Solomon’s Seal is a very beautiful plant. One species grows wild around here, but the photos are of the ones in my garden, which have been there since before we owned the house, which means at least 40 years, perhaps much longer.
It was in full flower two weeks ago, and I noticed that it was heavily populated with bumblebees.
After doing a bit of light reading, I realized that these are queen bumblebees, which rather astonishingly winter over here under the ground. When they emerge in the spring they are peckish, so a sizable plant like this is a great source of nectar and pollen.
But the flowers, each one a tiny bell, are closed, and to the bee has to force them open. Not all bees have the strength for this.
What is more, the pollen is deep in the bell, so once the bee has got its head inside the flower, see below, it vibrates its wings at just the right frequency to dislodge the pollen, and down it showers.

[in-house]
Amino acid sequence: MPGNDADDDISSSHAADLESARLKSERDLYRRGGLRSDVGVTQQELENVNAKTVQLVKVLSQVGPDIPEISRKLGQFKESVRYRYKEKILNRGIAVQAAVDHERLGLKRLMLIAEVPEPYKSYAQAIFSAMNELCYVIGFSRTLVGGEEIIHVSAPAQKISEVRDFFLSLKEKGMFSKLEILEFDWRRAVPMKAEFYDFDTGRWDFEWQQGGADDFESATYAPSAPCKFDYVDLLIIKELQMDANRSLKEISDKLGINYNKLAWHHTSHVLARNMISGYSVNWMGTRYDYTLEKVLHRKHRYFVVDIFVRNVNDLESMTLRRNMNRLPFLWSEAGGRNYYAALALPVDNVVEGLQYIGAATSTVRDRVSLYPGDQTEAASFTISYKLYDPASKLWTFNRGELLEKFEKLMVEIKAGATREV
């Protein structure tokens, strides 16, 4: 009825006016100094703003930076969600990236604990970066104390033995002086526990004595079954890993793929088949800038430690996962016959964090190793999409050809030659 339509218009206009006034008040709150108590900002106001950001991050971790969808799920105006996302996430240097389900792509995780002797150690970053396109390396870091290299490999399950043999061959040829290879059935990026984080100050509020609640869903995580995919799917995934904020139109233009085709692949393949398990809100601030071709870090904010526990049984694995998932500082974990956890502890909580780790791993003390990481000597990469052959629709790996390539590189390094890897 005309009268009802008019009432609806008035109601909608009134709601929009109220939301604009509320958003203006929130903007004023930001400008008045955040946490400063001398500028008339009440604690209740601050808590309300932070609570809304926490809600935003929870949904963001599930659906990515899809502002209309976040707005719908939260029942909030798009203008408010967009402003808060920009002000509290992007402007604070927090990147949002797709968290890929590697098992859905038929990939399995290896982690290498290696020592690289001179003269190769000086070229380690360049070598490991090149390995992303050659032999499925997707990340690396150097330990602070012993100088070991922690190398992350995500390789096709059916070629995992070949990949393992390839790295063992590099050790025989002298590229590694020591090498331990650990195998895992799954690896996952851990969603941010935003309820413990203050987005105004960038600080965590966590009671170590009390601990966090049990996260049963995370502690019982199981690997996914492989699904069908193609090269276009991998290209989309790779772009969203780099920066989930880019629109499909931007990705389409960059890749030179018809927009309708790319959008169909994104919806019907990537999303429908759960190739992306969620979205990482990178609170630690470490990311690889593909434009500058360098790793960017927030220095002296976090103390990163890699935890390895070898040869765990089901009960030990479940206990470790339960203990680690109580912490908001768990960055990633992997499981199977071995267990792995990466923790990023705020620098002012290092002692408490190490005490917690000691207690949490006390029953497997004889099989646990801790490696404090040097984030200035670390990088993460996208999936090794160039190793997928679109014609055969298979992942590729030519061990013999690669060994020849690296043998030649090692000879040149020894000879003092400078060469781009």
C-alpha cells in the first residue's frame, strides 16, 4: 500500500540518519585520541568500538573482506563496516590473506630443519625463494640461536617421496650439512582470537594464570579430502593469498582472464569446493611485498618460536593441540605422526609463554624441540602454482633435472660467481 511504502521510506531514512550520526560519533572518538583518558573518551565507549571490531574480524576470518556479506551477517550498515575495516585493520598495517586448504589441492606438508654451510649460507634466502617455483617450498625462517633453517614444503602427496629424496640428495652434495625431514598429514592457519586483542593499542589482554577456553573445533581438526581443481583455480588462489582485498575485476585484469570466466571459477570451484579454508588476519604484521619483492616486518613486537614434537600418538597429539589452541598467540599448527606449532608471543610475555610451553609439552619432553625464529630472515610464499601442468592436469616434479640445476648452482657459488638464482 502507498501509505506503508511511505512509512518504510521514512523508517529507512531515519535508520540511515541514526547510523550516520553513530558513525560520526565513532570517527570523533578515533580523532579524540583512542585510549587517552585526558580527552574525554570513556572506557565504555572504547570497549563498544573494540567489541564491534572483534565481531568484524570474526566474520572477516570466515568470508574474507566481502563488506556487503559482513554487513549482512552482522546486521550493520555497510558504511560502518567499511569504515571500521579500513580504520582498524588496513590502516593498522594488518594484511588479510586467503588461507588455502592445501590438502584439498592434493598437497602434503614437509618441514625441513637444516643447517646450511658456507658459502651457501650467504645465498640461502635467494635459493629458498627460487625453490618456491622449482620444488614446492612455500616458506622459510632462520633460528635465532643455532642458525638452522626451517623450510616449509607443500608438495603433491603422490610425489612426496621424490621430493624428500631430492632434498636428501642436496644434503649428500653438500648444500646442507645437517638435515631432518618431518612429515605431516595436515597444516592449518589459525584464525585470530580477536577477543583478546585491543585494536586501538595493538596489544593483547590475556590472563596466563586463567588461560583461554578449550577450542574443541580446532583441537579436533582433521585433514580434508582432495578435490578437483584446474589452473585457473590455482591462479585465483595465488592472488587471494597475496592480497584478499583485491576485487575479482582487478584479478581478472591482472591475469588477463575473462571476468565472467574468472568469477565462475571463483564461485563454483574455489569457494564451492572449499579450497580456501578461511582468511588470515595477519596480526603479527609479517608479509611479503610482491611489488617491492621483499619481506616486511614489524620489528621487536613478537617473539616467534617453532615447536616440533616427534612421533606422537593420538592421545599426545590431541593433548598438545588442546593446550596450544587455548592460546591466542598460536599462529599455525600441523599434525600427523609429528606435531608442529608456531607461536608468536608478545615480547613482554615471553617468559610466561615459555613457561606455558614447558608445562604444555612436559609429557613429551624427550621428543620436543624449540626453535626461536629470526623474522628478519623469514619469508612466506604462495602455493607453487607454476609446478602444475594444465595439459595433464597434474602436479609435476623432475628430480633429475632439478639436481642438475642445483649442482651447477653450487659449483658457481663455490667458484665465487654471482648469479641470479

They stash some in their pollen baskets,
and some sticks to their fuzzy coat and gets carried along to fertilise the next flower they land on.
The queen then builds a nest in the ground, creates tiny waxy cups, fills each one with nectar and pollen, and lays her egg on top. Soon the next generation of worker bees will emerge. Quite a trick.
PS This plant is Polygonatum multiflorum , or Great Solomon’s Seal. It grows wild in Europe and Asia, and the Victorians cultivated it and brought it to the USA.
PPS: Buzz pollination is explained rather well here: “Approximately 8 % of flowering plants (∼20,000 species) have poricidal anthers, which release pollen only through small pores .. These anthers release pollen when they are vibrated by bees performing buzz pollination, or sonication … —a behavior in which bees grasp the anthers with their mandibles (usually) and vibrate their bodies by activating their flight muscles while decoupling the wings…. This transfers the vibration to the flowers, and pollen pours out of the anthers onto the bees’ bodies, where it can be groomed and brought to the nest to provision the larvae.” (Excerpted from Switzer and Combes 2016. )